Jim Garrison's Fascination with Odd (and Old) Churches...
Both Jack Martin and David Ferrie were clergy in the Orthodox Old Catholic Church of North America. It was an "odd sect" which drew the attention of Jim Garrison, thinking that perhaps there was some CIA connection. Making it all the more suspicious, there was a rumor that Oswald had tried to seek refuge in the Abundant Life Temple, after killing officer J.D. Tippit. He hadn't, but he probably ran through the alleyway next to the Temple.
And so Garrison had investigator Bill Boxley look at the Abundant Life Temple. Here is his report:
The Abundant Life Temple was a member of the American Council of Christian Churches - a right-wing organization headed by Carl McIntire. This became more interesting to Garrison because Edgar Eugene Bradley, whom Garrison indicted for conspiring to kill JFK in December 1967, worked for McIntire.
Garrison opened an "Odd Sects" file:
There is a notation on the file that it was copied and returned to Garrison in 1978 - perhaps to prepare material for the HSCA or for his book.
Here is a memo that Garrison wrote on Odd Churches:
This is very much in line with Garrison's theory of propinquity. Note the section above on the Jewish Civic Press - they had the misfortune of being located near David Ferrie's house. I hope Garrison didn't cause them any trouble.
Here are some other memos from Garrison's "Odd Sects" folder:
In July of 1977 Garrison sent a memo to the HSCA about Thomas Beckham. He included a section on "old churches." Here is that part of the memo:
Here is a typed version of the above memo:
A Note as to the Possible Function of the “Old Churches” :
Similarly, as with Crisman, I think that in the course of the memo the periodic necessary references to the OLD CHURCHES have half answered the question. Applying to this subject the available models, I suggest that the most likely rational conclusion is that here, again – except with more particularity – we have a clandestine substructure, developed to serve the intelligence community’s concept of national security.
A bygone structure, to be sure, but its very strangeness – its threadbare irrelevance makes it all the more safe from possible investigators who are looking for spies wearing trench coats and carrying, like so many James Bonds, gold cigarette cases. The churches – like all churches – are virtually free from official inquiry by virtue of the Constitution, not to mention American custom. The “ministers” and “bishops” can accumulate money (religious fund raising) without serious inquiry as to the sources. They are free from the 9 to 5 routine expected of normal patriotic Americans, free to operate in relative seclusion from the expected social involvements, free to engage in obscure crusades or missions and free to travel extensively (for unmarked and unobserved periods) as assignments may dictate. And where, as may be the case in some instances, they may naturally be a home structure for the particular church, one would have the most natural of safe-houses.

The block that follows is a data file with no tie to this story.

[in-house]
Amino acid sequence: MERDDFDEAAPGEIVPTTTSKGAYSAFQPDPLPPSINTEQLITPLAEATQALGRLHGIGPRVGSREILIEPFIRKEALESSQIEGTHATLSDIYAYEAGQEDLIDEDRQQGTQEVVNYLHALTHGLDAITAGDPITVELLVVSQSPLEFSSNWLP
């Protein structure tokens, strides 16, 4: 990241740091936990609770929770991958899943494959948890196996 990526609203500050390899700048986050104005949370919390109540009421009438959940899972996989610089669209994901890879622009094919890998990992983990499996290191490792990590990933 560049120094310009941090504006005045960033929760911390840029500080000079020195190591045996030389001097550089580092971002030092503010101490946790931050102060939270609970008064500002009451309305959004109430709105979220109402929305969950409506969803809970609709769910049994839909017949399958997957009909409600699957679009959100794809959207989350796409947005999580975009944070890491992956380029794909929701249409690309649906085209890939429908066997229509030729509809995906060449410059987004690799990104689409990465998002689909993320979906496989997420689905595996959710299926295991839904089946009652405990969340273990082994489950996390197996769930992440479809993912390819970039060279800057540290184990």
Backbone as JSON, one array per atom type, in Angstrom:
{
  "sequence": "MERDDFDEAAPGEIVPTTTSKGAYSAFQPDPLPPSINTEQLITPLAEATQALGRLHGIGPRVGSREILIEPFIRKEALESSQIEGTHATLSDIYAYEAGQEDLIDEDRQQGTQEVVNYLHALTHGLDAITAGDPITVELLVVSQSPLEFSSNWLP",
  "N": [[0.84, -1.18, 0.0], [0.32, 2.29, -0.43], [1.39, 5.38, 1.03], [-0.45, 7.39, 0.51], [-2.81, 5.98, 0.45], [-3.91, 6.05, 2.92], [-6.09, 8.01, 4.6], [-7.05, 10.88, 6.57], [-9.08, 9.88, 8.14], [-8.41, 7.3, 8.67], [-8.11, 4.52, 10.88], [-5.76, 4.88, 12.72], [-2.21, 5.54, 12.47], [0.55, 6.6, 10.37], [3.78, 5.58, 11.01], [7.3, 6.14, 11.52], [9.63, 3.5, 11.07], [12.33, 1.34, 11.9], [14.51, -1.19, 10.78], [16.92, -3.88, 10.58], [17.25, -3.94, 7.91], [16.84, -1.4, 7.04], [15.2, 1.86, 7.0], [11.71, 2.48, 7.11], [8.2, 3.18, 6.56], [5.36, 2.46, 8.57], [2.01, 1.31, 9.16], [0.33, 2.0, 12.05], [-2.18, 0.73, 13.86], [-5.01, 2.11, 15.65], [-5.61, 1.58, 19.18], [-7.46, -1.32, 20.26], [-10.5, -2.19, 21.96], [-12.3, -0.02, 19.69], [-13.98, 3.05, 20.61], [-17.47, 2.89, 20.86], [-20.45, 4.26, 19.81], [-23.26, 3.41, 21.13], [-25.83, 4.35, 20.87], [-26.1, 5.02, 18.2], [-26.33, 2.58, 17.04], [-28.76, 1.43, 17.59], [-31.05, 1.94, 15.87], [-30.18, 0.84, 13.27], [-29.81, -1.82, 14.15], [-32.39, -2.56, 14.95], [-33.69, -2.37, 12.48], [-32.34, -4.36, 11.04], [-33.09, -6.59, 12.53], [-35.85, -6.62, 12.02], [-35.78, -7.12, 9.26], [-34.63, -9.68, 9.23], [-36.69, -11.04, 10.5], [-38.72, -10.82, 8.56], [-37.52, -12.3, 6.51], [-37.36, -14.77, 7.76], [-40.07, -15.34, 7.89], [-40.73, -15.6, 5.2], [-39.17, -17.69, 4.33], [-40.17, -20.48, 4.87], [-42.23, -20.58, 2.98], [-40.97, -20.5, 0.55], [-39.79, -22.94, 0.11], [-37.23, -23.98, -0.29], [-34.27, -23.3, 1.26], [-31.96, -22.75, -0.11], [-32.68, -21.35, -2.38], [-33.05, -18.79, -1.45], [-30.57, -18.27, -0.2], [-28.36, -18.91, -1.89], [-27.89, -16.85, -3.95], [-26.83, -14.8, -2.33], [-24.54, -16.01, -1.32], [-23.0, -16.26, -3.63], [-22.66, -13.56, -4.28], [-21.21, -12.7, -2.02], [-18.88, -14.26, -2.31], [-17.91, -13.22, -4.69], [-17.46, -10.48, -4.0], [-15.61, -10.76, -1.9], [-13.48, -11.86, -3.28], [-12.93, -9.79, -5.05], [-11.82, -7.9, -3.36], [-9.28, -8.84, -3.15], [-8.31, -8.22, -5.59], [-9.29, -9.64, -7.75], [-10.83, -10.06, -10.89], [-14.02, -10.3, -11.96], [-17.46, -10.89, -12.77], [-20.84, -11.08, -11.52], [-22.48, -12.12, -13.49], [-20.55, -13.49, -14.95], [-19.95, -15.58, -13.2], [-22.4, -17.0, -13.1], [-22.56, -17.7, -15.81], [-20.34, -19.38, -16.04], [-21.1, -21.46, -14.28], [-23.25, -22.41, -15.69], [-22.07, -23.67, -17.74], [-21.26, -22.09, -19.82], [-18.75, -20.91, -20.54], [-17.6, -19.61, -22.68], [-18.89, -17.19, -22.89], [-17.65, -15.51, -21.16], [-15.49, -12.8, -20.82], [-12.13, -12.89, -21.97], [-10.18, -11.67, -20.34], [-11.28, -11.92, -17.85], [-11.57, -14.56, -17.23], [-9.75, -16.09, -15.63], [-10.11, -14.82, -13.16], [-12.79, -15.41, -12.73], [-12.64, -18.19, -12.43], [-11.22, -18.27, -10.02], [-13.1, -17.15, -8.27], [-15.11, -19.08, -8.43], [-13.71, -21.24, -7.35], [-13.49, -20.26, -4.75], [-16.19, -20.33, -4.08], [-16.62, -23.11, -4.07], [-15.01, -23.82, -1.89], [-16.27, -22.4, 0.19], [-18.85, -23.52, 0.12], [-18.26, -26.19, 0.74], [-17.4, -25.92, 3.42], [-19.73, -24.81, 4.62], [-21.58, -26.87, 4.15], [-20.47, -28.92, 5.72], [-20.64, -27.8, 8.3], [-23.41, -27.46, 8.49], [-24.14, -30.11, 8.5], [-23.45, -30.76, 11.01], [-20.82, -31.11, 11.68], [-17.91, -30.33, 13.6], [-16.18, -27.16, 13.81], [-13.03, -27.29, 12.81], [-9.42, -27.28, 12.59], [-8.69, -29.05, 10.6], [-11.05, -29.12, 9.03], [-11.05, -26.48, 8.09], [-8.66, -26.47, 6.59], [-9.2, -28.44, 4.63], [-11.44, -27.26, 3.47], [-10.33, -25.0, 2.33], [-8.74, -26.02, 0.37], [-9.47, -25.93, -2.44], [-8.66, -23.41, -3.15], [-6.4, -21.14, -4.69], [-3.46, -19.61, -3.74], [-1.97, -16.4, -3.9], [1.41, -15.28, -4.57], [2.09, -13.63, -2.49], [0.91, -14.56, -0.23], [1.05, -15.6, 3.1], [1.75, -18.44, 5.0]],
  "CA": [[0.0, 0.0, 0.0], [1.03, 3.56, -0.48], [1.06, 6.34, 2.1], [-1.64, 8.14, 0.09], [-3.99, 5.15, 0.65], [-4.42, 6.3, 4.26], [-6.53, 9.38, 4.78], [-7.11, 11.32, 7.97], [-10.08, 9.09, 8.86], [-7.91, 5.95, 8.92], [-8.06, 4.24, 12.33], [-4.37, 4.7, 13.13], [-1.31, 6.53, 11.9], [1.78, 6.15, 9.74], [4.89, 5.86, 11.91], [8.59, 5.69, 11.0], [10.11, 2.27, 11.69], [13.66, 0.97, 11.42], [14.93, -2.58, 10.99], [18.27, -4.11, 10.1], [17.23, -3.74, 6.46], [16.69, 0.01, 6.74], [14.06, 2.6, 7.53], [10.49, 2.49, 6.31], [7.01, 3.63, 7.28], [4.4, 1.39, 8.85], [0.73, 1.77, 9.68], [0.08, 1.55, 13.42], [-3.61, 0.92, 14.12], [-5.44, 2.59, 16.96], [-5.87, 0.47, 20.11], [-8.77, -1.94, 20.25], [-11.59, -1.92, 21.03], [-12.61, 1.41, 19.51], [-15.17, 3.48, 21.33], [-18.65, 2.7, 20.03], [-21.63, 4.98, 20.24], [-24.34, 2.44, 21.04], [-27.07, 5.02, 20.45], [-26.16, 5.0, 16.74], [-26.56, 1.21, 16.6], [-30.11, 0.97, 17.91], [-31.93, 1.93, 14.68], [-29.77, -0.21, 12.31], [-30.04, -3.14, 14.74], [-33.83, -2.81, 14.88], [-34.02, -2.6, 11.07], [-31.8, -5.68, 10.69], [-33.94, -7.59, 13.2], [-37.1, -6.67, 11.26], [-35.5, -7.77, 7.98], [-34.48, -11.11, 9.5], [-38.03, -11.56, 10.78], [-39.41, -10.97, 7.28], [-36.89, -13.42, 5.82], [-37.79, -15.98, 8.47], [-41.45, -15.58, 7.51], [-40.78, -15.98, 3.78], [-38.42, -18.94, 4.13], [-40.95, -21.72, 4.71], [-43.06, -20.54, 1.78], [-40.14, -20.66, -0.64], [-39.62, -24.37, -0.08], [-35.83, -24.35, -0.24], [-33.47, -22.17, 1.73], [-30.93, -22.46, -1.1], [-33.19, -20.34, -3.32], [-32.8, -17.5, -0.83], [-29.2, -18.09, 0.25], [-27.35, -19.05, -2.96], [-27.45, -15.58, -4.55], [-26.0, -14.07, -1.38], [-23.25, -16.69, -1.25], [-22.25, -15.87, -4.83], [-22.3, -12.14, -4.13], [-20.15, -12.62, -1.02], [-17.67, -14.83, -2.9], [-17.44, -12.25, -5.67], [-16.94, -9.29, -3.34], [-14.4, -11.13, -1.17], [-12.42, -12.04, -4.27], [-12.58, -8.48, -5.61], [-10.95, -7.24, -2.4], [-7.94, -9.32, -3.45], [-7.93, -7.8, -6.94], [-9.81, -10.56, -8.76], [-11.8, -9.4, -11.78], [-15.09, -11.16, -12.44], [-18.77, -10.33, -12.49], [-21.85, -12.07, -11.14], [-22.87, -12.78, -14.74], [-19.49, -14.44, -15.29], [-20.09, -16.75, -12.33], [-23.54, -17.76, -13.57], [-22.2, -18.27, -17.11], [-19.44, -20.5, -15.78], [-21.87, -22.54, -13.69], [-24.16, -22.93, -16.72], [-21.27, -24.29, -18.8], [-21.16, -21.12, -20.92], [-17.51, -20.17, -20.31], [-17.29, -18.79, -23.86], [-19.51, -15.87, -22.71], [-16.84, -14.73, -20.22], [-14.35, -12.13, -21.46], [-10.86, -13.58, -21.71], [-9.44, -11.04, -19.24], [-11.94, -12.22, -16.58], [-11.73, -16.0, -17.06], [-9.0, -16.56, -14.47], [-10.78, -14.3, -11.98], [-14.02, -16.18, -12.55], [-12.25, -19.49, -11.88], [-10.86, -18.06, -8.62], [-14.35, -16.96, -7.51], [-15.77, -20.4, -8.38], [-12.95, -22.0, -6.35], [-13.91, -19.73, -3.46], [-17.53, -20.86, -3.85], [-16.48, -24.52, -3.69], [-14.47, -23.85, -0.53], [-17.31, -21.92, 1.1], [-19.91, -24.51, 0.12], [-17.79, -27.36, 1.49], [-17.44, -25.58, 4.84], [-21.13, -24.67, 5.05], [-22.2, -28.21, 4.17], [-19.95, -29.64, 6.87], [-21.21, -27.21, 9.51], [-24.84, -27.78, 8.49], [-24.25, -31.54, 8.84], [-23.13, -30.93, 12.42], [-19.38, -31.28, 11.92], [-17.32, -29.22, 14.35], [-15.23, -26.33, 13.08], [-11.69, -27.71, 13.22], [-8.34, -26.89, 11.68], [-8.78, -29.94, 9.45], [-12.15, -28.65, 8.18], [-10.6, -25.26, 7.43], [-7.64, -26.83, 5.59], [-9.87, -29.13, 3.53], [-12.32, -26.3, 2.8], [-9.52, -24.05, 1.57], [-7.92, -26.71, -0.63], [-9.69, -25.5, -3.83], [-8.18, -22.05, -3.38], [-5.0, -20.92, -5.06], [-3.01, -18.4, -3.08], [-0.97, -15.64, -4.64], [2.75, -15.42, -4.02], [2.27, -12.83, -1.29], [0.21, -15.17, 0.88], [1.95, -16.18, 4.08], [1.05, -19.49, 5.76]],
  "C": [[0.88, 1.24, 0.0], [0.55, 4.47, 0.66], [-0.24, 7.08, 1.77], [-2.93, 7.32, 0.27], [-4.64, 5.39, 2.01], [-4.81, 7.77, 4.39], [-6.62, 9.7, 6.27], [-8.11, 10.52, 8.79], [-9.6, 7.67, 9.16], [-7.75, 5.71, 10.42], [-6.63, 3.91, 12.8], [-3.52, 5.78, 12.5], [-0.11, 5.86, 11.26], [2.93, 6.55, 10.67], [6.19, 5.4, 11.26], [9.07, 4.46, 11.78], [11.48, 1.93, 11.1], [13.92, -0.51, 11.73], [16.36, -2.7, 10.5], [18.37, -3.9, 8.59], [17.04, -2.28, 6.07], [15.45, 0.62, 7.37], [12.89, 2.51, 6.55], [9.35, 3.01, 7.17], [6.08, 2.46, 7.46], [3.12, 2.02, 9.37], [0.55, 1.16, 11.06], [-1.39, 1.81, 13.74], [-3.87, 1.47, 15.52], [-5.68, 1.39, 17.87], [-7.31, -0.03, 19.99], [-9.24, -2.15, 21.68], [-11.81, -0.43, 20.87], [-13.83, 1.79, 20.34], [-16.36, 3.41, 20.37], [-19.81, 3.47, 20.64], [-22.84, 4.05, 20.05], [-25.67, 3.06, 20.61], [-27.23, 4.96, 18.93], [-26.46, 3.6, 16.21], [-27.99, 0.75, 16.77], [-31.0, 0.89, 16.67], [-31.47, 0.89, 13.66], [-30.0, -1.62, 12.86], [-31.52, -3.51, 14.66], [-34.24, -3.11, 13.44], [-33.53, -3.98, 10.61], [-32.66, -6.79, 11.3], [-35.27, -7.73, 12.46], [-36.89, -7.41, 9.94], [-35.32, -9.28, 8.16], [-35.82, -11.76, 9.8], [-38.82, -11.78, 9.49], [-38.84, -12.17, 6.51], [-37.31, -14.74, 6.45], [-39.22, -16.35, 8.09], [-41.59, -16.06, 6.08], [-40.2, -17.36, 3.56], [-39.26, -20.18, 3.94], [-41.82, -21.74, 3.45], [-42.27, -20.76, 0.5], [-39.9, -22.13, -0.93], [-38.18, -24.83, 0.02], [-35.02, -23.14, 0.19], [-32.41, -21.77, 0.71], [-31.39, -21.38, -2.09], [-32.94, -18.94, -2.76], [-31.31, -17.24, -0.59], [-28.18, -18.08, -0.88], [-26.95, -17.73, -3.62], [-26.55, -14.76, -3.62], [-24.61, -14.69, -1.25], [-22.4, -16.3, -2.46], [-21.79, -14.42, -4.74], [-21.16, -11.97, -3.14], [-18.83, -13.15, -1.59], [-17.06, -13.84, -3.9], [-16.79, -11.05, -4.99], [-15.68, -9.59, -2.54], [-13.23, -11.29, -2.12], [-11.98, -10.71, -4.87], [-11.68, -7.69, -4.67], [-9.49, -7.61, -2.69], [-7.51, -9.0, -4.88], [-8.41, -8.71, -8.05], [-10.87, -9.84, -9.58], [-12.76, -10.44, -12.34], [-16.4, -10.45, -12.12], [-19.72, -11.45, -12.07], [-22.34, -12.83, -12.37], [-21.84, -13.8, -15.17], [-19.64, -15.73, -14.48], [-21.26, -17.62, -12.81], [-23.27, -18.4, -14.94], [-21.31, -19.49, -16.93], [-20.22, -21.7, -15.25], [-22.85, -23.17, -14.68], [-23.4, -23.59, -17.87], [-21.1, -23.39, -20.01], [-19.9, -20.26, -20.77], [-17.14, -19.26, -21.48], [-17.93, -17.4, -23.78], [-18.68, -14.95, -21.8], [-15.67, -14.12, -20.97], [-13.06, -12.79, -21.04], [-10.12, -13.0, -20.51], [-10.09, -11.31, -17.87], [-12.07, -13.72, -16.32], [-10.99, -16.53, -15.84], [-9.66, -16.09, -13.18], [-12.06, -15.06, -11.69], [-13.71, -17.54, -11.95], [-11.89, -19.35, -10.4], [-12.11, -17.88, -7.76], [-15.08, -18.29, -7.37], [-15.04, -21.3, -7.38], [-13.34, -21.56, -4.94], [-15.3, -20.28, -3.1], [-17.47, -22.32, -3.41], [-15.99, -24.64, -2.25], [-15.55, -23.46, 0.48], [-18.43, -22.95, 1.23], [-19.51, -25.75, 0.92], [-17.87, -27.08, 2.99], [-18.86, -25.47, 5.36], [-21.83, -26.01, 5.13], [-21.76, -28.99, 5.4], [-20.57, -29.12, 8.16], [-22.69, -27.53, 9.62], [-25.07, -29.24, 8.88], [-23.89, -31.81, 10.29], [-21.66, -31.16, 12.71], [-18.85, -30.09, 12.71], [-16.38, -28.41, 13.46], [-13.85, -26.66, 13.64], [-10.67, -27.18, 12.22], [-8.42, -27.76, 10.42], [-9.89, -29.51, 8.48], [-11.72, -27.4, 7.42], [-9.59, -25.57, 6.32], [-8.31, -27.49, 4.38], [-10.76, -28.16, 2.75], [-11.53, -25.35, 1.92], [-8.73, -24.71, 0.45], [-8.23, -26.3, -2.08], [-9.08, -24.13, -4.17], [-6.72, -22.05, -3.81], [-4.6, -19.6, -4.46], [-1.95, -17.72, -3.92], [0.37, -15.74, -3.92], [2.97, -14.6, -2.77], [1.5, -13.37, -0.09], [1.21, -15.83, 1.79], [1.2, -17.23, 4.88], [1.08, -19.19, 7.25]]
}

Let a few examples make the point. Crisman’s background with the Air Force and with Boeing before he takes up his unconfining “ministry” in the Boeing Company’s backyard (Tacoma, Olympia). Beckham, upon his accession to “bishop” (and, apparently, following some time spent with Crisman in Washington) arrives in Omaha – a place with which he has no previous discernible affiliations or contacts – and sets up his own obscure ministry in THE HOLY ORTHODOX CHRISTIAN CHURCH (establishing, en passant, a high level contact officer at Offutt A.F.B. with whom he “is in business) a ministry which – despite its obscurity – is sufficiently successful so that by 1968 he is driving a 1968 Dodge Charger. David Ferrie, whose contract pilot-adventurer indicates affiliation with the agency, should no longer need elaboration, who by 1963 is not only operating out of BANISTER’S place (who, a year or so earlier, was helping to administer the New Orleans version of the Cuban Revolutionary Front), is not only a priest in the Old Orthodox Catholic Church but has, to boot, the warranty supplied by a priest’s lace vestments. And last, but hardly least, we have the handy old evangelical church, (which I now recall was the Abundant Life Church or something close thereto) at the scene of Tippit’s killing, which provided apparent sanctuary for his murderer – and no telling what cover and organizational-locale value prior to the assassination itself. Nor should one overlook the expressed affiliation of the peripatetic Laverne Crafard with the General Assembly and the Church of the First Born, whatever that is).
*all of which may happen to be relevant, operating, needless to say, at different levels, ranging from couriers and spear-carriers on through the ranks of foreman and supervisor on up to section and logistics executives.
Of course, this was all swallowed by Joan Mellen in her book, A Farewell to Justice, (page 290 - 291).
I'll be publishing Garrison's Chrisman-Beckham HSCA memo tomorrow.